Among the ecstasy users in the sample, The sample was fairly young, with a median age of 20, and the majority of these respondents Slightly more than half of the respondents reported Caucasian as their primary ethnic group Overall the sample was well-educated, and Forty-one percent of the sample had either received a four-year degree or were currently attending a four-year university.
Only 13 respondents had not finished high school and were not currently pursuing a diploma or degree. Just over sixty percent of the sample were employed at the time of the interview, mostly in white-collar business or clerical jobs, education or non-profit fields, or in retail and service. Only five respondents had children one child each and one respondent was pregnant.
Since the goal of the project was to interview club drug users who attend dance events, and in our advertisements we noted that drug use was a focus of the study, it is therefore not surprising that the vast majority of people who participated in the project Fun things to do while on ecstasy used ecstasy. Besides alcohol and marijuana, ecstasy was by far the most commonly used drug in our sample. While Of the respondents who had used ecstasy, This is not to say that some respondents had not experienced periods of heavy use, but for many of these respondents periods of heavy use were of short or moderate duration after which they either stopped or ificantly reduced their consumption.
The median age for first using ecstasy was 18, with a range of 12—36 years of age. And like the high was great. The importance of having fun is not surprising given both the ificance of attending dance events for many young people as a valued leisure activity as well as the extent of ecstasy use at dance parties. The respondents frequently described how ecstasy, especially when used within the dance-event setting, allowed them not just to have a good time but to experience a superlative level of fun.
Although respondents did describe negative experiences and effects from ecstasy, 7 the majority characterized their experiences as largely pleasurable and positive. For some, the pleasures centered solely around enjoying an exciting night out, while for others the pleasures experienced were life-changing.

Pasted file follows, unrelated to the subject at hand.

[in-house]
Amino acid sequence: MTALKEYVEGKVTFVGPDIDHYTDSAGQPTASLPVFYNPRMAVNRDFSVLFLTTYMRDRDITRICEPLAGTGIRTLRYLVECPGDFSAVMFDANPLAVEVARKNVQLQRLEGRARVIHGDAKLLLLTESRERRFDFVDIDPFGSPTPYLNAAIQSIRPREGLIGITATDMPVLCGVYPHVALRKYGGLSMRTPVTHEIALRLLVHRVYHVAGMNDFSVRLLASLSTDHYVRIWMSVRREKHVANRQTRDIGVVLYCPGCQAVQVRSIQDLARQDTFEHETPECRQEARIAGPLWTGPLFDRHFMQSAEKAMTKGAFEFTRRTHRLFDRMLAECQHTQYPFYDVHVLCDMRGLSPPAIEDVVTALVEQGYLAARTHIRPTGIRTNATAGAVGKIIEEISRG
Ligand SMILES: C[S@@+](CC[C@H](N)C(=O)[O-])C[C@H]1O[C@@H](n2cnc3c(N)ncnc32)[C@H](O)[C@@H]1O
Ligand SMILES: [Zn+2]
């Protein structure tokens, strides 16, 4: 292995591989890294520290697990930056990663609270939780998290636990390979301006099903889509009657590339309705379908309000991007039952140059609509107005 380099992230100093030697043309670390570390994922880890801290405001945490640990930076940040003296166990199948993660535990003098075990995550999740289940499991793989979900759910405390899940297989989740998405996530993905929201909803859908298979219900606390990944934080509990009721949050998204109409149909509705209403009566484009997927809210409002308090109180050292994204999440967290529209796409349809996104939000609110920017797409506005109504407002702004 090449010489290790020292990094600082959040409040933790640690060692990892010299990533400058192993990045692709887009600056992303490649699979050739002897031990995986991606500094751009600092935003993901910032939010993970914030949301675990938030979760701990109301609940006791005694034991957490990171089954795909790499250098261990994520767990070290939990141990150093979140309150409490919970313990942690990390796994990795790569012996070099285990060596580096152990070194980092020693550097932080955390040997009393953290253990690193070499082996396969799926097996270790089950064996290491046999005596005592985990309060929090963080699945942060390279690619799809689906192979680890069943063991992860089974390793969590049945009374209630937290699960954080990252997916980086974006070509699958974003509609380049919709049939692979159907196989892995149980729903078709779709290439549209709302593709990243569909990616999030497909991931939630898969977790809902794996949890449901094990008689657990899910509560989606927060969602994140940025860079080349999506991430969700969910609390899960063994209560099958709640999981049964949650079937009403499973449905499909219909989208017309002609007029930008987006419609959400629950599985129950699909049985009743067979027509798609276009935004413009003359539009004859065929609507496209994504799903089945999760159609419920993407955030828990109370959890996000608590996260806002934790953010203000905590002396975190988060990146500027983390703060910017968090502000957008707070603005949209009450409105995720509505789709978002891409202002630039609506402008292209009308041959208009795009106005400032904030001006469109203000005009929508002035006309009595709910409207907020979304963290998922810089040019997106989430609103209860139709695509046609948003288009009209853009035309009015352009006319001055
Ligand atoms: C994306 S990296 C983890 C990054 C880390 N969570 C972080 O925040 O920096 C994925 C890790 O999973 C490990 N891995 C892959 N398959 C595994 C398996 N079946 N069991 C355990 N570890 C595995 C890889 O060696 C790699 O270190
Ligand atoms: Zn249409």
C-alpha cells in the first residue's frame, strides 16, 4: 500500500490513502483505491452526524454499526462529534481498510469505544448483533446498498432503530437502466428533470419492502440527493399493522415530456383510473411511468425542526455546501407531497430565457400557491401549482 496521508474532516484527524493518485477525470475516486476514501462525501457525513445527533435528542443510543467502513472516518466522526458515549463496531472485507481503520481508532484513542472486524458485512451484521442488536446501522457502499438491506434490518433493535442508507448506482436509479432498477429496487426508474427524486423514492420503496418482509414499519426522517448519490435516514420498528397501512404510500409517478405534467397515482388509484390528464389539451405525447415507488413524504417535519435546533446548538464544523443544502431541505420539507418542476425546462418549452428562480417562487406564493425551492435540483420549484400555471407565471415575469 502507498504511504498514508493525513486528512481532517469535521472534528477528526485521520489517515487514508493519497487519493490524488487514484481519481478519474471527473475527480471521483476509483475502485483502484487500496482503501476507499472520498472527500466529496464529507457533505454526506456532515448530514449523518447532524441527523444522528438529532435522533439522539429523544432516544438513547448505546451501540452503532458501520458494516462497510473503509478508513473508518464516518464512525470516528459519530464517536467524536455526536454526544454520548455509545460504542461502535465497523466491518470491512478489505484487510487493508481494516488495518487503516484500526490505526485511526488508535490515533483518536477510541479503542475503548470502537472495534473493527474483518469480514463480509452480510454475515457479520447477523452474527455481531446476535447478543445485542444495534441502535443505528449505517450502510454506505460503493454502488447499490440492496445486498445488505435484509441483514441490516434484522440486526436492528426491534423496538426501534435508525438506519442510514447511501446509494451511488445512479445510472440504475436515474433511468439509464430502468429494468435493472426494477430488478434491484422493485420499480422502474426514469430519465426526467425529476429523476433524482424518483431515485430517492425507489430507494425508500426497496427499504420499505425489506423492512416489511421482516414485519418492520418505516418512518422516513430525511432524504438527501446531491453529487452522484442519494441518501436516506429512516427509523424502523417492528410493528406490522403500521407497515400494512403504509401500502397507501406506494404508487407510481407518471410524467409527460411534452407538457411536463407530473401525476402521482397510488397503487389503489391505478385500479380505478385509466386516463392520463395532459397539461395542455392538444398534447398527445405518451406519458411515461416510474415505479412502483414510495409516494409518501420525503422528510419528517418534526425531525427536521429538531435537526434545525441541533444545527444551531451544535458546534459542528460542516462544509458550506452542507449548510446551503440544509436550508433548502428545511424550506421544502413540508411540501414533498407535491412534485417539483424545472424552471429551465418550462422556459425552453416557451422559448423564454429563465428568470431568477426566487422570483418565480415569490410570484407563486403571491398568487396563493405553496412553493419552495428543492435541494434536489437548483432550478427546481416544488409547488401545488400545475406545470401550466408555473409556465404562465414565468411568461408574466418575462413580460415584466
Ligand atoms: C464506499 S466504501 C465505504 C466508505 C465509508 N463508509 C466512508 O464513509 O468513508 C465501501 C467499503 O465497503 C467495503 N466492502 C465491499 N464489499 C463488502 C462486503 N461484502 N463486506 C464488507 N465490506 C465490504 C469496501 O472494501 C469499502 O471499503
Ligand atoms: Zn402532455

Respondents described how they perceived themselves, experienced the environments in which they used, and related to others, highlighting the extraordinary or transcendental nature of the experience Lyng, For this respondent, ecstasy use is energizing, novel, and radically transformative of their outlook on the world. The descriptions of the pleasurable aspects of their ecstasy experiences can, for the purposes of this paper, be divided into three distinct but inter-related and often overlapping components - the physical experience, the emotional experience, and the experience of sociability and interacting with others.
An increase in energy and a heightening of the senses were the primary physical effects of the ecstasy high as described by the respondents. The pleasures of these physical effects were often tied to the social context within which they used the drug. For example, because many respondents used ecstasy at dance events, they noted a connection between the drug and their enjoyment of music and dancing.
Here ecstasy transformed the physical experience of the music and the fact that this effect was shared by others further intensified the pleasure of the experience. Respondents also described the pleasures of visual effects and their sense of touch while on ecstasy. It felt so good.
It feels good to have human contact. Like…you feel a warmth. Again the physical pleasures of the drug are intimately connected with its social aspects. Overall, these physical effects allowed young people to experience their environment in new and exciting ways.
This sense of increased well-being allowed respondents some respite from everyday worries and allowed them to focus on enjoying themselves and being present in the moment:. When I was on E, it was just great, everything was great. In addition to this sense of well-being, respondents Fun things to do while on ecstasy described feeling a sense of freedom that allowed them to Fun things to do while on ecstasy in a less self-conscious or self-critical way.
You like…you open up to people. Like you can just open up and talk about whatever you want and…dance and…do anything you want. In this interview and in others, respondents emphasize the way that ecstasy facilitates not so much a transformation into someone or something new, but rather ecstasy enables them to finally be and act as they really are, unfettered from the artifice of everyday life. The social constraints and barriers that existed in everyday social interactions, for example being too emotional or too open, were suddenly lifted by the effects of ecstasy, which made people feel much more sociable and empathetic:.